This chapter deals with the mitochondrias’ stress response to heat, which is the central agent of thermotherapy. Thermotherapies function by inducing lethal heat inside target tissues. Spatial and temporal instabilities of temperature distributions in targets require optimized treatment protocols and reliable temperature-control methods during thermotherapies. Since solid cancers present predominant targets to thermotherapy, we analyzed hyperthermic stress-induced effects on mitochondrial transmembrane potentials in breast cancer cells (MX1). Heat sensitivities and stress reactions might be extremely different among different tissue species and tissue dignities; therefore it is very important to investigate tissue-specific stress responses systematically. Even though this chapter provides minimal information only to the enlightenment of systemic cellular heat stress mechanisms, it may contribute to deepening the basic knowledge about systemic stress responses. In addition, the data presented here might support optimizing of treatment protocols applied during thermotherapy, particularly LITT and hyperthermia.
Heat represents a primarily environmental physical stress factor inducing multiform stress reactions in cells and tissues exposed to unphysiologically elevated temperatures. Molecular mechanisms triggered by heat stress include enhanced synthesis of so-called heat shock proteins (HSP) providing a limited protection to cells and organisms against heat-induced damages [Lindquist, 1986; Sonna, 2002; Takayama, 2003; Kregel, 2002]. HSP are also involved in other stress responses initiated by non-thermal stress factors, like oxidative stress, energy and nutrient depletions, or drug toxicities [Kregel, 2002]. The effectiveness of HSP- mediated damage protections depend on the stress factor dose, exposure time, and the cell species encountering stress. Especially hyperthermic stress induces cell type individual stress reactions involving complex networks of genetic and biochemical changes [Sonna, 2002]. Detailed knowledge about molecular HSP functions and the resulting metabolic interactions does not really exist so far, althought they are under intensive investigation worldwide [Kregel, 2002].
Understanding of HSP regulation by using systems biology tools, HSP interact with multiple key components of signalling pathways that regulate growth and development. The molecular relationships between heat shock proteins and various signalling proteins appear to be critical for the normal function of signal transduction pathways. The relative levels of these proteins may be important, as too little or too much Hsp70 or Hsp90 can result in aberrant growth control, developmental malformations and cell death. Although the functions of HSP as molecular chaperones have been well characterized, their complementary role as `stress-induced’ proteins to monitor changes and alter the biochemical environment of the cell remains elusive. Genetic and molecular interactions between HSP, their co-chaperones and components of signalling pathways suggest that crosstalk between these proteins can regulate proliferation and development by preventing or enhancing cell growth and death, as the levels of HSP vary in response to environmental stress or disease.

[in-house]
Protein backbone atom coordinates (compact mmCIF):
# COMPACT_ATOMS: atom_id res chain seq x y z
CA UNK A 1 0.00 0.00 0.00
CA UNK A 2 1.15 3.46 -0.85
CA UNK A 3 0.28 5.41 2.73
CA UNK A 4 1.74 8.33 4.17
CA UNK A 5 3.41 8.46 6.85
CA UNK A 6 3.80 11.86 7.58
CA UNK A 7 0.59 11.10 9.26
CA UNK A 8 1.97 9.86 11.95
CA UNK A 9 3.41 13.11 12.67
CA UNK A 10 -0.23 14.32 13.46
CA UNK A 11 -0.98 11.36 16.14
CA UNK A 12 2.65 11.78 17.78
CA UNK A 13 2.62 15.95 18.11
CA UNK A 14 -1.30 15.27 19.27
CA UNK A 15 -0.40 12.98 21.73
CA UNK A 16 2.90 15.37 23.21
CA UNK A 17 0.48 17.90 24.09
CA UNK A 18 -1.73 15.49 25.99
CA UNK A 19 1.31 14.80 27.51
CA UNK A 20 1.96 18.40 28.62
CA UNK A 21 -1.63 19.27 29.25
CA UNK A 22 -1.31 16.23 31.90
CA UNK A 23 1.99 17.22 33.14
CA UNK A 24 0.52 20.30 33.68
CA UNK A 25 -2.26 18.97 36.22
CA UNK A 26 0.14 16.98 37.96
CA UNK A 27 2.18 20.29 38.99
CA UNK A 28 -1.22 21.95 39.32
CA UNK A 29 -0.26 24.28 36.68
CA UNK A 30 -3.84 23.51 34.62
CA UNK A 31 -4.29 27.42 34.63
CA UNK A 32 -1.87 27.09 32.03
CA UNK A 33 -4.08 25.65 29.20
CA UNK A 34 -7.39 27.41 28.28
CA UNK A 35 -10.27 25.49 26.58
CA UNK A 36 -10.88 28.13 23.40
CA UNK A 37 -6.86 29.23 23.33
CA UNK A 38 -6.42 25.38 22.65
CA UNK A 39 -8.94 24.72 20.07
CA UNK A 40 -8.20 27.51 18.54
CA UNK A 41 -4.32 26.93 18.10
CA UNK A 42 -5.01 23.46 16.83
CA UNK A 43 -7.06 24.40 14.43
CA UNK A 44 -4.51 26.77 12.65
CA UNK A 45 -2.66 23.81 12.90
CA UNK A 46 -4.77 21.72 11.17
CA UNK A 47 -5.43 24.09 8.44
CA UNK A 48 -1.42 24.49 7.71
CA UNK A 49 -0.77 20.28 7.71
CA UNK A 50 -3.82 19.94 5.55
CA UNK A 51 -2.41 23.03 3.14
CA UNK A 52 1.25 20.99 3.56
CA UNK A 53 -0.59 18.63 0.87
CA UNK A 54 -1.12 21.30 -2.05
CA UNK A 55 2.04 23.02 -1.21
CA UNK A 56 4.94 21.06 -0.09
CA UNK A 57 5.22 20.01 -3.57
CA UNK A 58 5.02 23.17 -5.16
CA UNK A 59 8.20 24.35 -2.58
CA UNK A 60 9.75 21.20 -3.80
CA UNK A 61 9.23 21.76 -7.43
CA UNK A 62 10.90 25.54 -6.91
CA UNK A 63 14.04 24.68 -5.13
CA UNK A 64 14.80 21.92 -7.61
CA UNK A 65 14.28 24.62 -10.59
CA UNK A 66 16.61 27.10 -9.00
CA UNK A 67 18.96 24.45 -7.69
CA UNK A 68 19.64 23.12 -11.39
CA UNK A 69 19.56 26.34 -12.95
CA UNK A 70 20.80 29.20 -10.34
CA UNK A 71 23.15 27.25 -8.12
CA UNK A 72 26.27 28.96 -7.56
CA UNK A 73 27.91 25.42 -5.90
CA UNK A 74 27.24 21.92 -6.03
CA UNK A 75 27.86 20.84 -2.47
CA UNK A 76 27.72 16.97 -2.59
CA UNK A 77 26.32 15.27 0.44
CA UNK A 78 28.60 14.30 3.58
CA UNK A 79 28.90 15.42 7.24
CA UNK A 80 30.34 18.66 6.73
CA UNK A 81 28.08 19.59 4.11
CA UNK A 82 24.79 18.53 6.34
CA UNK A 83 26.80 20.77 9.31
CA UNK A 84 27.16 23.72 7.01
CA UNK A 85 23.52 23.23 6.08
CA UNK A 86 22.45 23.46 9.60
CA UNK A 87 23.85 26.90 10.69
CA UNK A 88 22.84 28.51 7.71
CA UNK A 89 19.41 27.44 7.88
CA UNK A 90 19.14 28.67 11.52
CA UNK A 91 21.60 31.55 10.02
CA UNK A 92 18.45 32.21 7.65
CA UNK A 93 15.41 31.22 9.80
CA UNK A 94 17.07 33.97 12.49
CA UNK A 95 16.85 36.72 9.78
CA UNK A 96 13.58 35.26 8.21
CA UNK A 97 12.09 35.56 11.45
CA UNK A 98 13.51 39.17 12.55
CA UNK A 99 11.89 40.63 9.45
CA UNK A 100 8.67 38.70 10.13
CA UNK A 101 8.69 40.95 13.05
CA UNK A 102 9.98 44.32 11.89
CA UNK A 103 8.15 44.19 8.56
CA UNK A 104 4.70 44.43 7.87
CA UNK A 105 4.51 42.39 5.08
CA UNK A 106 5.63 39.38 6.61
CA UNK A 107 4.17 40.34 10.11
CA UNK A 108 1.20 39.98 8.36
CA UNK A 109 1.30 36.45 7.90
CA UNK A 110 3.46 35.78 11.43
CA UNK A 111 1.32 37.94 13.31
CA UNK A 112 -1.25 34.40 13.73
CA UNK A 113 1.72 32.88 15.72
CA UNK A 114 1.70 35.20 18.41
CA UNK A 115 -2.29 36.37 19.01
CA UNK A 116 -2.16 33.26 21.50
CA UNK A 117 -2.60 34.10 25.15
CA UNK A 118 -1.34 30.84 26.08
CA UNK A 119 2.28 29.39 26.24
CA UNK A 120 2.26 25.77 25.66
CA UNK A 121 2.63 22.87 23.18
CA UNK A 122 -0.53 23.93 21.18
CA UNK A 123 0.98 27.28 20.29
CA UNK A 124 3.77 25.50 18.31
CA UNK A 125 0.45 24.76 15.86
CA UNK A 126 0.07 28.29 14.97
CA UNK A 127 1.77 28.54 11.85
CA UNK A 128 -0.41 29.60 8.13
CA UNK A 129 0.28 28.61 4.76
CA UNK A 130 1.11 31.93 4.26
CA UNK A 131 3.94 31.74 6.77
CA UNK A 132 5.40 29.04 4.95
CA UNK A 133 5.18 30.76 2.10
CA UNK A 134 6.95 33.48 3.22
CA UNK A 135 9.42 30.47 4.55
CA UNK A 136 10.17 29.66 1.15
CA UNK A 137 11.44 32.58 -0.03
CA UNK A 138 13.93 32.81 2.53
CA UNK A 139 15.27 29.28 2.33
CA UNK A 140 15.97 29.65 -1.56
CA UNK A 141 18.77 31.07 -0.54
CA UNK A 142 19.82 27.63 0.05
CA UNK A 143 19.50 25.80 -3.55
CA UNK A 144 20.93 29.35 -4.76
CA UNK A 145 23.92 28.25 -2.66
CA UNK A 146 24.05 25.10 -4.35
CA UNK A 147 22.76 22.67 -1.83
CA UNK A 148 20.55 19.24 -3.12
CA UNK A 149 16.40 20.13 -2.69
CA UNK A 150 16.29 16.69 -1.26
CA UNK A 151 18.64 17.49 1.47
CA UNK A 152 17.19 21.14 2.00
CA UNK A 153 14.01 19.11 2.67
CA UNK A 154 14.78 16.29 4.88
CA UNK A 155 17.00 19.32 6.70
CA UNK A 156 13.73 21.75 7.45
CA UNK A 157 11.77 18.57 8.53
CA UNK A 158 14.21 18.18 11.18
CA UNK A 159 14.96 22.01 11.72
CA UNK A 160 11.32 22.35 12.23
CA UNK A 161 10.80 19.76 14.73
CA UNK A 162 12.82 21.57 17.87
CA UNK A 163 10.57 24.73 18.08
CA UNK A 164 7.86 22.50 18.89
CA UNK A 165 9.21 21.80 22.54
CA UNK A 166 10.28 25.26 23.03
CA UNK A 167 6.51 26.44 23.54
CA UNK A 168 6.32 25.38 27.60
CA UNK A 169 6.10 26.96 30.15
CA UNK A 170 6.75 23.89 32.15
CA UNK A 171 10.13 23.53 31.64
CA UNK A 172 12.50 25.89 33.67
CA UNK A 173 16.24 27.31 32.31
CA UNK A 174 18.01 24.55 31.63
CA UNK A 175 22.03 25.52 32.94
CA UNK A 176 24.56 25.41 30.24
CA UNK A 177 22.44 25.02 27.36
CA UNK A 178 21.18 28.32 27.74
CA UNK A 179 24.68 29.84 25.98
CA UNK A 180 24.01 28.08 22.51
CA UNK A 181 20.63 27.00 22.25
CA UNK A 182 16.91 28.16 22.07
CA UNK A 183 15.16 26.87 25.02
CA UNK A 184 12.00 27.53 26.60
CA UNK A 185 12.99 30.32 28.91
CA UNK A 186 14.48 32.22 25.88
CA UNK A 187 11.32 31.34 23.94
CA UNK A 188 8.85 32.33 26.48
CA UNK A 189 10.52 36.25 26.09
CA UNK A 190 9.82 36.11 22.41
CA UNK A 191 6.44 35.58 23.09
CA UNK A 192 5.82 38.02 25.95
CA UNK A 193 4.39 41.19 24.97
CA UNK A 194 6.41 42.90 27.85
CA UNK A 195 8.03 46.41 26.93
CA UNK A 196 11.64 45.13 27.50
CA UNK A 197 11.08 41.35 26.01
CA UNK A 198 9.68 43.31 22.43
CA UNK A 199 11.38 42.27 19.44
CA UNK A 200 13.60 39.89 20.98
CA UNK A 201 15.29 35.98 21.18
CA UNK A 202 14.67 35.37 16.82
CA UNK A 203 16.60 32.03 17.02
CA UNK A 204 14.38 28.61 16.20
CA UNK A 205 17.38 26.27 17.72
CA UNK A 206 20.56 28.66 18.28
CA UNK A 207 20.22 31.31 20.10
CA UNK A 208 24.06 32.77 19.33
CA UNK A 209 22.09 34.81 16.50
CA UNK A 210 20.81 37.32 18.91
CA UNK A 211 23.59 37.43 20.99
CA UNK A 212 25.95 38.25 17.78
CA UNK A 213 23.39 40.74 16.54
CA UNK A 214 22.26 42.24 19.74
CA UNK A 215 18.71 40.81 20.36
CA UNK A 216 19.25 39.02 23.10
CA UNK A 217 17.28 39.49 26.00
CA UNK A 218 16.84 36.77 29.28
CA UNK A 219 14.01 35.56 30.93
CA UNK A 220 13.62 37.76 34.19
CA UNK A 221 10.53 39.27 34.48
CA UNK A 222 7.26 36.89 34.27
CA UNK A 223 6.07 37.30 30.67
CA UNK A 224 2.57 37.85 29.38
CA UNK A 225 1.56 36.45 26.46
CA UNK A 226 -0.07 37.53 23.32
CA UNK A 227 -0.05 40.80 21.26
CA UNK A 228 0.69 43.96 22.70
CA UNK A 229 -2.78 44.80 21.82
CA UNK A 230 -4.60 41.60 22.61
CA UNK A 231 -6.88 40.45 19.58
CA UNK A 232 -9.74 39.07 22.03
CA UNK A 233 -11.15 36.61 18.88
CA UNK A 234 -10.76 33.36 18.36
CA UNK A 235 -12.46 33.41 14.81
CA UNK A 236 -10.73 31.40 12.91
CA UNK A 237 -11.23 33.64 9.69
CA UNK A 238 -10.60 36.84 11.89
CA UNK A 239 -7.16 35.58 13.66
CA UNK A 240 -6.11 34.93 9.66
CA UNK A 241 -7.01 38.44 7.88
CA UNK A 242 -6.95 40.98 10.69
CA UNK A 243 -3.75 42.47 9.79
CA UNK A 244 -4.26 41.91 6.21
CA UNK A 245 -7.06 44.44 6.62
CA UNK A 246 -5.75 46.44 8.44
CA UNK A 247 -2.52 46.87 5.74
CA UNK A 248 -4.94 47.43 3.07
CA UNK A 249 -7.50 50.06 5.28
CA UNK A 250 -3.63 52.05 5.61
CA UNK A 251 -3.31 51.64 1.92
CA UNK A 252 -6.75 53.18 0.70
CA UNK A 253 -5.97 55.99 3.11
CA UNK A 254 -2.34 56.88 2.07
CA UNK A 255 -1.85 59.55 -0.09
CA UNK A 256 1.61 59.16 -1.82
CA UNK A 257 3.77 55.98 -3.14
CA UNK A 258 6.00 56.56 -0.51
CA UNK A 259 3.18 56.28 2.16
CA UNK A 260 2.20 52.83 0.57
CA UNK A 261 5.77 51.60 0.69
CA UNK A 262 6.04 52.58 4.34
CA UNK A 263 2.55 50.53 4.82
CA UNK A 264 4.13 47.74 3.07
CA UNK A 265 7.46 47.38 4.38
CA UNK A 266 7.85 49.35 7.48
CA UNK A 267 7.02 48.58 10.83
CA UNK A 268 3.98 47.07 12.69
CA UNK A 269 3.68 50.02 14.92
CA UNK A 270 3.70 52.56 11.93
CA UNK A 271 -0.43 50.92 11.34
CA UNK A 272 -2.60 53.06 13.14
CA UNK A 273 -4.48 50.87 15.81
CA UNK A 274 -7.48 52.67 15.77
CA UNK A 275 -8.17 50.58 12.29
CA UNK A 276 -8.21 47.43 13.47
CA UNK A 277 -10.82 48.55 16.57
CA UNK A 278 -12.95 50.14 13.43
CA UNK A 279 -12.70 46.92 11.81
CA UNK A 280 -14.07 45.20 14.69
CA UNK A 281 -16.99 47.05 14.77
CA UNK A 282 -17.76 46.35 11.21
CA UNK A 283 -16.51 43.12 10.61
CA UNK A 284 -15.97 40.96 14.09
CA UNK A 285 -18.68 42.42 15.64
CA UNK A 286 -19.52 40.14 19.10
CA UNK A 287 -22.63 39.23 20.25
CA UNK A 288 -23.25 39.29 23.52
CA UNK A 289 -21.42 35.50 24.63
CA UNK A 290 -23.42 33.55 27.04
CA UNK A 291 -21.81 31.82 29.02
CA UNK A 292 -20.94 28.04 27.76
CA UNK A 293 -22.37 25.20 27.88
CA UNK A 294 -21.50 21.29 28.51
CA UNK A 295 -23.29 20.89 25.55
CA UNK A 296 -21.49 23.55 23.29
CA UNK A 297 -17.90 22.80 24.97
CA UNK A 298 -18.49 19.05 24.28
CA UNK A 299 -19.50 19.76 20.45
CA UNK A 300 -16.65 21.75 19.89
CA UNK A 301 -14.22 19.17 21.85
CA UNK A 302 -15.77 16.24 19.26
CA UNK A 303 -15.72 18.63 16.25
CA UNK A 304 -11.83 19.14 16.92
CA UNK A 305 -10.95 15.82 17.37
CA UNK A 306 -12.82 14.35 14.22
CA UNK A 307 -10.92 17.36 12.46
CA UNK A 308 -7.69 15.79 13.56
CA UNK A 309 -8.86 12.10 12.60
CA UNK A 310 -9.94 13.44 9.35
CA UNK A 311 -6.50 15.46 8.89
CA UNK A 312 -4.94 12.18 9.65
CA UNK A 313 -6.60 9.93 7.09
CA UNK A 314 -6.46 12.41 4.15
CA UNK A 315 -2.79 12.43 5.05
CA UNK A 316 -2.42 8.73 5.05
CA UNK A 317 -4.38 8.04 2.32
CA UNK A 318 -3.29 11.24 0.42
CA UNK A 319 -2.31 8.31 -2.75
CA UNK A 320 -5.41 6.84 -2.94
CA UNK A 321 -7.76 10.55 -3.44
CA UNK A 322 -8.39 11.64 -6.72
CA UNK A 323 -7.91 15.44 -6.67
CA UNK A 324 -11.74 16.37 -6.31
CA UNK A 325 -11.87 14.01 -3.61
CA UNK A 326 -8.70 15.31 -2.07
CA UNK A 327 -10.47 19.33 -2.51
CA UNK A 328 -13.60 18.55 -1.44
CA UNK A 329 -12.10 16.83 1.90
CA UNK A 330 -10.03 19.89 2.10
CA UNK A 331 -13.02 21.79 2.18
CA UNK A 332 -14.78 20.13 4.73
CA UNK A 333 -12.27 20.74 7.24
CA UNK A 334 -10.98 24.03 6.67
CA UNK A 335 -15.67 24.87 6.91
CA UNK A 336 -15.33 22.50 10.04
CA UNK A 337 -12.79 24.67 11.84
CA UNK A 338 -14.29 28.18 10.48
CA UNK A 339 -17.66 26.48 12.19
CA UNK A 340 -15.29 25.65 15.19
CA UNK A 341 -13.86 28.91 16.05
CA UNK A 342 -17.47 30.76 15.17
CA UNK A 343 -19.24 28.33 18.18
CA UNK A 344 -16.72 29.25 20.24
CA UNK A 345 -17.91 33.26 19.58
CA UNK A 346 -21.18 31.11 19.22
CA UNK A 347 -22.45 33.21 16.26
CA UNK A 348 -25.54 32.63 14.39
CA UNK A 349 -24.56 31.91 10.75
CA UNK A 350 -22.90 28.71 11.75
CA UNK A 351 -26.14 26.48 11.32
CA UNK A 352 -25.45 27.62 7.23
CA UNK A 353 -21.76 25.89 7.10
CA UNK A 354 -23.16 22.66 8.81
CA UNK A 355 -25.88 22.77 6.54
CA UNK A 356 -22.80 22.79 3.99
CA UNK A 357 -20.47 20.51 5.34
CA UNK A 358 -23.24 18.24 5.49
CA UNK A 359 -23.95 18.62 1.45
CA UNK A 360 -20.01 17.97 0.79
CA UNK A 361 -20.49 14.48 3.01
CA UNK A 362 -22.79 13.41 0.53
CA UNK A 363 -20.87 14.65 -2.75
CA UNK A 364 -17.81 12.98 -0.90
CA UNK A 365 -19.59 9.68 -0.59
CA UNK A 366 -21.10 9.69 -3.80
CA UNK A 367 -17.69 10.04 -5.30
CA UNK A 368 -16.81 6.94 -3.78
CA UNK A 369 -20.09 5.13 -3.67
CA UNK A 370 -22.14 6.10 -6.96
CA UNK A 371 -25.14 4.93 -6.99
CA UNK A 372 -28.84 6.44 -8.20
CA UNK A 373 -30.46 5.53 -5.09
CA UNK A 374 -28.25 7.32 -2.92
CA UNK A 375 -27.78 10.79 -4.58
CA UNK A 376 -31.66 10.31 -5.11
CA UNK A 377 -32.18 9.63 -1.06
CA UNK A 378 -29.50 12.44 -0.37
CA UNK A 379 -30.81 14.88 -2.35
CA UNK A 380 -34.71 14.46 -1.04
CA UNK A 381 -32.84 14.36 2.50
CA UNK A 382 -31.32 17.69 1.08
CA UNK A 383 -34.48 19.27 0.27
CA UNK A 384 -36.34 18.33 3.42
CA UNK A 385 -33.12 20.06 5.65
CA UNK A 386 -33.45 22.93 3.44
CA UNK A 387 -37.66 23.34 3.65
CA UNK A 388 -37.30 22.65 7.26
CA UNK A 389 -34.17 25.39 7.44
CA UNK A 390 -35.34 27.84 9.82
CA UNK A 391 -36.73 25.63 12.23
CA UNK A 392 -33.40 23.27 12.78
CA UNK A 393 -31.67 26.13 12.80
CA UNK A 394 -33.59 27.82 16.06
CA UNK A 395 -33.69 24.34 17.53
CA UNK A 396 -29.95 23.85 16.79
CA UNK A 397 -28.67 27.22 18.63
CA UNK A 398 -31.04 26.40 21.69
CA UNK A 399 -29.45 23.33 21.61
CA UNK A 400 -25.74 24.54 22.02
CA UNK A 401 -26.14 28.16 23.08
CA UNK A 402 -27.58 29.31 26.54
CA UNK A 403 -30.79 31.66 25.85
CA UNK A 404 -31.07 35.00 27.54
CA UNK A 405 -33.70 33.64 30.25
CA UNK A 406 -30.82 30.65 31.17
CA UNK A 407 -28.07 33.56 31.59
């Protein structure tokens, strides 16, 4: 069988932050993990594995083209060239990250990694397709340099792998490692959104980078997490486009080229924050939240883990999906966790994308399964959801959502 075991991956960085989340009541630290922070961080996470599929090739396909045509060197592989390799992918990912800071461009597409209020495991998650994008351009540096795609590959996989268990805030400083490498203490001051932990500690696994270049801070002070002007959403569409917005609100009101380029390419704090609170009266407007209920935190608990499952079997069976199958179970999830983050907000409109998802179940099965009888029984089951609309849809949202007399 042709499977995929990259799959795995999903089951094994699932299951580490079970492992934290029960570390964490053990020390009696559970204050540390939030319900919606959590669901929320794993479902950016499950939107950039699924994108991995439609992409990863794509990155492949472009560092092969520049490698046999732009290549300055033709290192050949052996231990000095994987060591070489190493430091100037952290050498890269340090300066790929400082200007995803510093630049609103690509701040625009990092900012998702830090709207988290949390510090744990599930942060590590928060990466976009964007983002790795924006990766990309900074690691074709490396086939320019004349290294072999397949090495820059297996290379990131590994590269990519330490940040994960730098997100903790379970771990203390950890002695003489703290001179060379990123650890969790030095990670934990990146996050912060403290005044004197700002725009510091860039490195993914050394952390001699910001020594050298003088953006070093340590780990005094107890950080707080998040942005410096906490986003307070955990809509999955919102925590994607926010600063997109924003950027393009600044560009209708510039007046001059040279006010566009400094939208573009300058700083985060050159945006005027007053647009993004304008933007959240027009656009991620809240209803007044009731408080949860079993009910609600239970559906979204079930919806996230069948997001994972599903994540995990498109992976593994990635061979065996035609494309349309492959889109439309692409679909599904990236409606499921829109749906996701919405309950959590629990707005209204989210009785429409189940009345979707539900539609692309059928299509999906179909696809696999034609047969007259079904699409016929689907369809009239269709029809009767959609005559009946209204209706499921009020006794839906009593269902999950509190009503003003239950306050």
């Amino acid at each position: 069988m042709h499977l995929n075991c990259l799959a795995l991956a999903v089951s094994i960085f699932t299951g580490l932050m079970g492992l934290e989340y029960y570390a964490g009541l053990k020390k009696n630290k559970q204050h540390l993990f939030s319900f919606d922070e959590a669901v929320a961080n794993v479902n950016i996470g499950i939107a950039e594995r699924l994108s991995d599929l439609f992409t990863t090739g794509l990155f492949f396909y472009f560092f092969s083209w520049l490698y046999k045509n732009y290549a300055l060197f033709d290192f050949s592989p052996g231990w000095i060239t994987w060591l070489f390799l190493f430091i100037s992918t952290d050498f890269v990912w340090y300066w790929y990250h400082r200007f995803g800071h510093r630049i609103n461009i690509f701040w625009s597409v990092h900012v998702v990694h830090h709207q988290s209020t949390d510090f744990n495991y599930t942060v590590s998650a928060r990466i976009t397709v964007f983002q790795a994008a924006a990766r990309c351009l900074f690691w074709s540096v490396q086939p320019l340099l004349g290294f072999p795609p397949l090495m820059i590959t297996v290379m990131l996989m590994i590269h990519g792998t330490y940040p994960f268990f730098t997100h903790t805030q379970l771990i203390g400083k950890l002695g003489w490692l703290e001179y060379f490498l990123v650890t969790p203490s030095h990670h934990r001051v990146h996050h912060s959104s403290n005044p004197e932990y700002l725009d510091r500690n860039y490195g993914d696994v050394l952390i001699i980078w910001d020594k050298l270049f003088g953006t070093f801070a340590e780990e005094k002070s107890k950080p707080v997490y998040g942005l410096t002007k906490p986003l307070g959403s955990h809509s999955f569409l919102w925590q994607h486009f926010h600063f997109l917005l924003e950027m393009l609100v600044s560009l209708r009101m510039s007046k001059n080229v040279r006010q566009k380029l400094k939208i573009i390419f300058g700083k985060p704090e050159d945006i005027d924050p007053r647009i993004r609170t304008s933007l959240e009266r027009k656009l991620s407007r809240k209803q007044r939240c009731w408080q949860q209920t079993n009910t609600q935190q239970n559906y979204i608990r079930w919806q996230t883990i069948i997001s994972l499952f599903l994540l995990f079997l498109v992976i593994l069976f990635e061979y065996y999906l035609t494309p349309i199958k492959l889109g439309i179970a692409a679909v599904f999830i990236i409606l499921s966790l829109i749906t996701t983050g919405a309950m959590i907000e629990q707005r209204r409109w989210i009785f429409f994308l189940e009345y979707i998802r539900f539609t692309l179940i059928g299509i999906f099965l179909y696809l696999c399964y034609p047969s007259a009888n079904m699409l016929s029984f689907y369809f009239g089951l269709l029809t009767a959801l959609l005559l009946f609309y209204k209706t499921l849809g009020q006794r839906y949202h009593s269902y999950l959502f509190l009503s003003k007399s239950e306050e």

The field of clinical cancer therapy comprises two major groups of different ablative thermotherapy methods, 1) laser-induced thermotherapy (LITT) working with locally confined temperatures between 50°C and 150°C to induce target tissue coagulation [Gewiese, 1994; Roggan, 2001; Nikfarjam, 2003] and 2) hyperthermia working with temperatures below 45°C [van der Zee, 2002]. Combined modality treatments such as hyperthermia-assisted radiotherapy and/or chemotherapy are under intensive scientific investigation today [van der Zee, 2002; Debes, 2004, Hehr, 2003; Colombo, 2003]. Another approach of intersitial thermoablation has been published by Jordan et al. (2006) and Johannsen (2007) who suggested injection of magnetic nanoparticles into a tumor followed by application of alternating current magnetic fields inducing elevated temperatures inside the particle-loaded tissue [Campbell, 2007; Johannsen, 2007; Jordan, 2006]. Therapy preconditions for this modern approach of nanomedicine concerning sufficient target loading with nanoparticles as well as feasible opportunities providing homogeneous particle distributions were not discussed in this context.
Generally, if the temperature induced in a target tissue is high enough to cause lethal effects and to induce thermal destruction thermotherapy is successful [Gewiese, 1994; Roggan, 2001; Nikfarjam, 2003; van der Zee, 2002; Debes, 2004, Hehr, 2003; Colombo, 2003]. Since heat transfer and distribution inside a target tissue usually are irregular and exhibit spatial and temporal instabilities, there is always a risk that certain areas of the target will survive the thermotherapeutic intervention to cause persistence or recurrence of disease [Nikfarjam, 2003; Gellermann, 2005; Mack, 2004]. Thresholds for thermal damage in human tissues vary among tissue species as well as among normal and diseased tissues [Dewhirst, 2003; Park, 2005]. Nevertheless a computer-aided dosimetry model was developed to support the irradiation planning for clinical LITT applications [Roggan, 2001].